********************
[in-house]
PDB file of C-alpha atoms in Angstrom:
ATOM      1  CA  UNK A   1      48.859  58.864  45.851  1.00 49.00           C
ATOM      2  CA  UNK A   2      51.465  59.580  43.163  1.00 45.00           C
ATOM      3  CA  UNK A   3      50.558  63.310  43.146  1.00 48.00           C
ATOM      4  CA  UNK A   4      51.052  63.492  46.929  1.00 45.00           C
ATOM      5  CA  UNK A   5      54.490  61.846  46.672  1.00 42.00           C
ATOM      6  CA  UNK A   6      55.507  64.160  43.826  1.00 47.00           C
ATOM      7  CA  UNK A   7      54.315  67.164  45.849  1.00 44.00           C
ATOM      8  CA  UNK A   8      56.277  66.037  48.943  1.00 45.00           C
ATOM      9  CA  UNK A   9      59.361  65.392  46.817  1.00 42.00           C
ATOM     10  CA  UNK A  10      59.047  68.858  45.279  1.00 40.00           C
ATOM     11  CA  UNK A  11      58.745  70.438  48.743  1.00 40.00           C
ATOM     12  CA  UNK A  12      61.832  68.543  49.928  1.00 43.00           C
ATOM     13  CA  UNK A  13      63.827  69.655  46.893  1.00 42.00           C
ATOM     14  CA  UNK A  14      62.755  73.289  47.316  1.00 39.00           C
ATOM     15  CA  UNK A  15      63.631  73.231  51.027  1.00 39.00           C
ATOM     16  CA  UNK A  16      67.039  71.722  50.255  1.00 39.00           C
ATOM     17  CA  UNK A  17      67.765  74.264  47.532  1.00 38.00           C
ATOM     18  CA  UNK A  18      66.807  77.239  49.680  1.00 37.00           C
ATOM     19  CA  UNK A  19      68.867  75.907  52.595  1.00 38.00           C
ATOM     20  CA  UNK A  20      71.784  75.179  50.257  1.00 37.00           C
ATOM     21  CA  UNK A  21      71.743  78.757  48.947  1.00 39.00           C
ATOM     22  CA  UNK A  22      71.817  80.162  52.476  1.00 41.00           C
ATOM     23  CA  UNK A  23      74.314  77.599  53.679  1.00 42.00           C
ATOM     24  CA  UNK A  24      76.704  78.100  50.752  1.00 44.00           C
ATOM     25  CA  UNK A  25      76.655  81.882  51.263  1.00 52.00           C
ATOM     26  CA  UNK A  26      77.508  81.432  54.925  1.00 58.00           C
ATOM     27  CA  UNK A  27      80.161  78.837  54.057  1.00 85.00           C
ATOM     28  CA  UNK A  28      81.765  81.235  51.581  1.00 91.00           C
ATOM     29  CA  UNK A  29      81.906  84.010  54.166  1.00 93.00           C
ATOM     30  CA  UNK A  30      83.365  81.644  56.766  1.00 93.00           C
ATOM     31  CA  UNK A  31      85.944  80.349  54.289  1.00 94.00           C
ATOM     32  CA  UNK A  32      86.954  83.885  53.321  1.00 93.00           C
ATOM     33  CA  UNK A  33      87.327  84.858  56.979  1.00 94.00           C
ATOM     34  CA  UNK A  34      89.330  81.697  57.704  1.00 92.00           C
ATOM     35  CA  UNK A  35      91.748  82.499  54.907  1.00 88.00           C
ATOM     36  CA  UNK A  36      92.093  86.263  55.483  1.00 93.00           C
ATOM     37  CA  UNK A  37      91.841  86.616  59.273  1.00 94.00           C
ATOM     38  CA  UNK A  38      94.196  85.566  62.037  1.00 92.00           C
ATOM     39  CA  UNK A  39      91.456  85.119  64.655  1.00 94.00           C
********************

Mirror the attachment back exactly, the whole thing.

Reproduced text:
[in-house]
PDB file of C-alpha atoms in Angstrom:
ATOM      1  CA  UNK A   1      48.859  58.864  45.851  1.00 49.00           C
ATOM      2  CA  UNK A   2      51.465  59.580  43.163  1.00 45.00           C
ATOM      3  CA  UNK A   3      50.558  63.310  43.146  1.00 48.00           C
ATOM      4  CA  UNK A   4      51.052  63.492  46.929  1.00 45.00           C
ATOM      5  CA  UNK A   5      54.490  61.846  46.672  1.00 42.00           C
ATOM      6  CA  UNK A   6      55.507  64.160  43.826  1.00 47.00           C
ATOM      7  CA  UNK A   7      54.315  67.164  45.849  1.00 44.00           C
ATOM      8  CA  UNK A   8      56.277  66.037  48.943  1.00 45.00           C
ATOM      9  CA  UNK A   9      59.361  65.392  46.817  1.00 42.00           C
ATOM     10  CA  UNK A  10      59.047  68.858  45.279  1.00 40.00           C
ATOM     11  CA  UNK A  11      58.745  70.438  48.743  1.00 40.00           C
ATOM     12  CA  UNK A  12      61.832  68.543  49.928  1.00 43.00           C
ATOM     13  CA  UNK A  13      63.827  69.655  46.893  1.00 42.00           C
ATOM     14  CA  UNK A  14      62.755  73.289  47.316  1.00 39.00           C
ATOM     15  CA  UNK A  15      63.631  73.231  51.027  1.00 39.00           C
ATOM     16  CA  UNK A  16      67.039  71.722  50.255  1.00 39.00           C
ATOM     17  CA  UNK A  17      67.765  74.264  47.532  1.00 38.00           C
ATOM     18  CA  UNK A  18      66.807  77.239  49.680  1.00 37.00           C
ATOM     19  CA  UNK A  19      68.867  75.907  52.595  1.00 38.00           C
ATOM     20  CA  UNK A  20      71.784  75.179  50.257  1.00 37.00           C
ATOM     21  CA  UNK A  21      71.743  78.757  48.947  1.00 39.00           C
ATOM     22  CA  UNK A  22      71.817  80.162  52.476  1.00 41.00           C
ATOM     23  CA  UNK A  23      74.314  77.599  53.679  1.00 42.00           C
ATOM     24  CA  UNK A  24      76.704  78.100  50.752  1.00 44.00           C
ATOM     25  CA  UNK A  25      76.655  81.882  51.263  1.00 52.00           C
ATOM     26  CA  UNK A  26      77.508  81.432  54.925  1.00 58.00           C
ATOM     27  CA  UNK A  27      80.161  78.837  54.057  1.00 85.00           C
ATOM     28  CA  UNK A  28      81.765  81.235  51.581  1.00 91.00           C
ATOM     29  CA  UNK A  29      81.906  84.010  54.166  1.00 93.00           C
ATOM     30  CA  UNK A  30      83.365  81.644  56.766  1.00 93.00           C
ATOM     31  CA  UNK A  31      85.944  80.349  54.289  1.00 94.00           C
ATOM     32  CA  UNK A  32      86.954  83.885  53.321  1.00 93.00           C
ATOM     33  CA  UNK A  33      87.327  84.858  56.979  1.00 94.00           C
ATOM     34  CA  UNK A  34      89.330  81.697  57.704  1.00 92.00           C
ATOM     35  CA  UNK A  35      91.748  82.499  54.907  1.00 88.00           C
ATOM     36  CA  UNK A  36      92.093  86.263  55.483  1.00 93.00           C
ATOM     37  CA  UNK A  37      91.841  86.616  59.273  1.00 94.00           C
ATOM     38  CA  UNK A  38      94.196  85.566  62.037  1.00 92.00           C
ATOM     39  CA  UNK A  39      91.456  85.119  64.655  1.00 94.00           C